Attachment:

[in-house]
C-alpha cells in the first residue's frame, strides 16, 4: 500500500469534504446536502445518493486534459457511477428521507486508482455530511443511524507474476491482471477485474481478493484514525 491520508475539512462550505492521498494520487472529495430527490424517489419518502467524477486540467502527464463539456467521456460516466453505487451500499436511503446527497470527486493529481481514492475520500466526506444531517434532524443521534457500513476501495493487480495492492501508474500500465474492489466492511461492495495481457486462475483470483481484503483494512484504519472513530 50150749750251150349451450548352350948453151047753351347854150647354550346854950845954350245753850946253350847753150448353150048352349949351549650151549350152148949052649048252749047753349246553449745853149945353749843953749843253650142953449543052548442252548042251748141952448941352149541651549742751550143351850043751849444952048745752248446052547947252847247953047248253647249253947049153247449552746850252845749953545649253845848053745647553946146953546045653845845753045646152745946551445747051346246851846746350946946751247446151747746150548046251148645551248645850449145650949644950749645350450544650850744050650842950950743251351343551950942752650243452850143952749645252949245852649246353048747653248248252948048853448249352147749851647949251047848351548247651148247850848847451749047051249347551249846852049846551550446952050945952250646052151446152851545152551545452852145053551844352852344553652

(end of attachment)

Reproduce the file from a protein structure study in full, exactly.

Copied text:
[in-house]
C-alpha cells in the first residue's frame, strides 16, 4: 500500500469534504446536502445518493486534459457511477428521507486508482455530511443511524507474476491482471477485474481478493484514525 491520508475539512462550505492521498494520487472529495430527490424517489419518502467524477486540467502527464463539456467521456460516466453505487451500499436511503446527497470527486493529481481514492475520500466526506444531517434532524443521534457500513476501495493487480495492492501508474500500465474492489466492511461492495495481457486462475483470483481484503483494512484504519472513530 50150749750251150349451450548352350948453151047753351347854150647354550346854950845954350245753850946253350847753150448353150048352349949351549650151549350152148949052649048252749047753349246553449745853149945353749843953749843253650142953449543052548442252548042251748141952448941352149541651549742751550143351850043751849444952048745752248446052547947252847247953047248253647249253947049153247449552746850252845749953545649253845848053745647553946146953546045653845845753045646152745946551445747051346246851846746350946946751247446151747746150548046251148645551248645850449145650949644950749645350450544650850744050650842950950743251351343551950942752650243452850143952749645252949245852649246353048747653248248252948048853448249352147749851647949251047848351548247651148247850848847451749047051249347551249846852049846551550446952050945952250646052151446152851545152551545452852145053551844352852344553652